Sunday, April 09, 2006

Leeward Boat

The third tip from Dave Dellenbaugh's Top Ten Tactical Tips like the previous one is also about starting. Tip number 3 is that the boat immediately to leeward of you is the most important one in determining how good your start will be; if that leeward boat is too fast, too close or too far ahead of you then it will give you trouble.

The first piece of advice was that you should not line up at the start just to windward of one of the fleet's hotshots. He is likely to execute a better start than you, sail off the line higher or faster than you, or all of the above. In any case you will soon be eating his dirty air and going slow. A comment from the audience prompted repetition of that hoary old quip, "If you don't know who the marshmallow in the fleet is, it's probably you!"

marsh-mal-low n. A timid, cowardly, or ineffective person.

Ah, yes. The old marshmallow trick. When I first started Laser racing I was always so proud of myself when some hotshot lined up next to me (always to windward of course) on the start line. Wow - I must be in the right place on the line, I would be thinking. Until I realized that I was the marshmallow.

Then I started playing the game myself.
Find some unsuspecting new sailor, line up to windward of them and then blow over them at the start. Some of my best races in major championships have been when I found some poor innocent marshmallow and mercilessly exploited them to get a great start. Did I tell you about the day when I beat 100 boats in a race at a national masters championship? No? That's a story for another day.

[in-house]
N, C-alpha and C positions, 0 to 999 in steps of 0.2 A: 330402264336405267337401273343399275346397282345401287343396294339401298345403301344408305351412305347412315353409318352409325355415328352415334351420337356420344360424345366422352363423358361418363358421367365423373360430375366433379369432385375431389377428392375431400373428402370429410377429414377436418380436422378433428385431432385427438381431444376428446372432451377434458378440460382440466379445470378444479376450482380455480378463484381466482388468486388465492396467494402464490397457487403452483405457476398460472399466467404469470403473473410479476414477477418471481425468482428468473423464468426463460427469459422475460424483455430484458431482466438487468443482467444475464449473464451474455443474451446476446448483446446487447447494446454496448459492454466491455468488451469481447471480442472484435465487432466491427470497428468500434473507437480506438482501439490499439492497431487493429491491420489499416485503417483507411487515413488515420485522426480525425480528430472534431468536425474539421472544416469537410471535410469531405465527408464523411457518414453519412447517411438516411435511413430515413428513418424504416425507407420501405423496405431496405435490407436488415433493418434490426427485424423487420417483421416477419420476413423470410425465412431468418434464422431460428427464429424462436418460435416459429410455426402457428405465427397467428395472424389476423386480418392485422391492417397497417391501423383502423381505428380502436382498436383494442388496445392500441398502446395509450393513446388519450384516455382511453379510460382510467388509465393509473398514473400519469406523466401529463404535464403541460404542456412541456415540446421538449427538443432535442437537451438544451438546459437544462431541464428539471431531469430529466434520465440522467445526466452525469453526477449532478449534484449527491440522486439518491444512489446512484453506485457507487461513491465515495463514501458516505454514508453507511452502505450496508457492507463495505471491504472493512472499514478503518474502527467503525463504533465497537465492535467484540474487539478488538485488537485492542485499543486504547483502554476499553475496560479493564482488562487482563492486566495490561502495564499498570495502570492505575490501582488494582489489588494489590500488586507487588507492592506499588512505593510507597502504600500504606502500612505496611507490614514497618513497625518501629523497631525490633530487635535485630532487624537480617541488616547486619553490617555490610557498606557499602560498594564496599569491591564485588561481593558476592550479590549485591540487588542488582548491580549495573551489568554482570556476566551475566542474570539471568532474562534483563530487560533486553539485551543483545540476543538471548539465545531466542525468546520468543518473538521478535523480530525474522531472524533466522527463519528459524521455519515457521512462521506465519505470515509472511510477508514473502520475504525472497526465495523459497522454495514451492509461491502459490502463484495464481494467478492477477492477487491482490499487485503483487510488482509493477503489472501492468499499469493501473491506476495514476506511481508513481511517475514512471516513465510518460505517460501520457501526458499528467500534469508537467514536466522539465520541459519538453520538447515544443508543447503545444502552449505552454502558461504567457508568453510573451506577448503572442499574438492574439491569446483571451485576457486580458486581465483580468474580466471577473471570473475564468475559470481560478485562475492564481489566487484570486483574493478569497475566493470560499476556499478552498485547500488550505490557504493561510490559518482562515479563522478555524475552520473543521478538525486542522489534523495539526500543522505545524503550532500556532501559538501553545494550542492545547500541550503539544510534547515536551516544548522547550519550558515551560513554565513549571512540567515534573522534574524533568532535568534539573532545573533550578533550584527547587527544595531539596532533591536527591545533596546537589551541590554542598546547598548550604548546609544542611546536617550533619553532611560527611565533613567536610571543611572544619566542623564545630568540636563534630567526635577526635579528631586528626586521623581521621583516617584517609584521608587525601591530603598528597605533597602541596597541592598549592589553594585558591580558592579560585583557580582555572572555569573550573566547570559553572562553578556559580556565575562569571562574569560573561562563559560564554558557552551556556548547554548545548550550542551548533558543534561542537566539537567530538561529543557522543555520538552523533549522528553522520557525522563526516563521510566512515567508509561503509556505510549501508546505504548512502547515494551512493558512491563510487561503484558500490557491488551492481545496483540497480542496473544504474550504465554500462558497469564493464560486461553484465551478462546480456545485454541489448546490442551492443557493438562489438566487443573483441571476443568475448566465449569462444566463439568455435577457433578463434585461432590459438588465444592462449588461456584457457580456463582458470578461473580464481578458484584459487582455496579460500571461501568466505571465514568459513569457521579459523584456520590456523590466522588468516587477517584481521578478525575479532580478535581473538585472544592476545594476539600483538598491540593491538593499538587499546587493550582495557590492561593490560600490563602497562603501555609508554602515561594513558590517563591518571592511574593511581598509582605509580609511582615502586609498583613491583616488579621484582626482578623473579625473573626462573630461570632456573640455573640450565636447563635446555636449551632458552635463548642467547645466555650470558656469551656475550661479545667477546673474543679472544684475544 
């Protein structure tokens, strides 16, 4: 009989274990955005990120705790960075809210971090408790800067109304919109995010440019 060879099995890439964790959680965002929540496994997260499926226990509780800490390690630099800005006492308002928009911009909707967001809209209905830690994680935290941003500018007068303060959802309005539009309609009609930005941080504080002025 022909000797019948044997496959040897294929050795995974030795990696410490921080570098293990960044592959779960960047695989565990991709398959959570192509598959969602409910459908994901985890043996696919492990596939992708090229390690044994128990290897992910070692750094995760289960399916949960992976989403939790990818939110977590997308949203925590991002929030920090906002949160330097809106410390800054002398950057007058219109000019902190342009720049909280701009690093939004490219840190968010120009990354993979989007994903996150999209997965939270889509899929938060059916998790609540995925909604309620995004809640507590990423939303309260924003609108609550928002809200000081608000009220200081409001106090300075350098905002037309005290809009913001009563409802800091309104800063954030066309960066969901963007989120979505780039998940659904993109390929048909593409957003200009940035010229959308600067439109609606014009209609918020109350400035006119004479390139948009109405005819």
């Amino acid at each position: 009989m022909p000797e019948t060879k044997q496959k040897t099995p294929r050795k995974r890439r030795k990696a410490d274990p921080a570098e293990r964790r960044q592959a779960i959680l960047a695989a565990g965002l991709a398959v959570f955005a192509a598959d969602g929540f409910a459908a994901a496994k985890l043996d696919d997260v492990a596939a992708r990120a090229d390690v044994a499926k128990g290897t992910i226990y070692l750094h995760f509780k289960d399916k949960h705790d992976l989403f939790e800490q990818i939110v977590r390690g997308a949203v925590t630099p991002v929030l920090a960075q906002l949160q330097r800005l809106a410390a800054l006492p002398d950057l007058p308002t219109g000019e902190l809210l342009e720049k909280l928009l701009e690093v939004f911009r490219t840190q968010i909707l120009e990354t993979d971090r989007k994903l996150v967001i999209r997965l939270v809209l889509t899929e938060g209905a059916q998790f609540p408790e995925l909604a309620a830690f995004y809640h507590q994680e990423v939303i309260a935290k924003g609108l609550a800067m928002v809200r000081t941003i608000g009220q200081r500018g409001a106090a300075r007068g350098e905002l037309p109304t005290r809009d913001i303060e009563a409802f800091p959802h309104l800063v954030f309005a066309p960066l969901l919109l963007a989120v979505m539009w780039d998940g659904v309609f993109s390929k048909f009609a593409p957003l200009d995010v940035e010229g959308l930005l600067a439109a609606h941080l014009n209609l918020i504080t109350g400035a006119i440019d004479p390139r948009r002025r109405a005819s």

Enough of my bragging, back to Dellenbaugh. He then launched into a discussion with his audience about how big a gap you need between yourself and the boat to leeward. It all depends on the class of boat, wind conditions and so on.

One observation on how big a gap you need that was new to me: it depends on whether the boat end or the pin end of the line is favored. If the pin end is favored the leeward boat will be further forward with respect to your boat than if the committee boat end is favored. So with pin end favored you need a bigger gap to leeward to avoid his dirty air.

Likewise if you expect a big lefty shift just after the start you will need a bigger gap. And if there are waves you need a bigger gap because you need room to put the bow down for speed through the waves.

Final piece of advice from Dave on this one: set up relatively close to the boat to leeward initially and then increase the gap just prior to the start. That way other boats won't be tempted to steal that juicy gap that has your name on it.

Talking of marshmallows ... why did the elephant step on the marshmallow?

Don't know? Give up? Click here for the answer.

Don't blame Dellenbaugh or me, blame that Adrienne kid. It could have been worse. I could have given you a link to this ancient and stale marshmallow joke.

The next tip is here.


Anonymous said...

Are there other tips following this one?

Tillerman said...

Yes Anonymous. I have added a link to the next tip at the bottom of this post so that if someone wants to read them sequentially they can. Now I'm going to see if I need to do that for any other posts in this series! Thanks!

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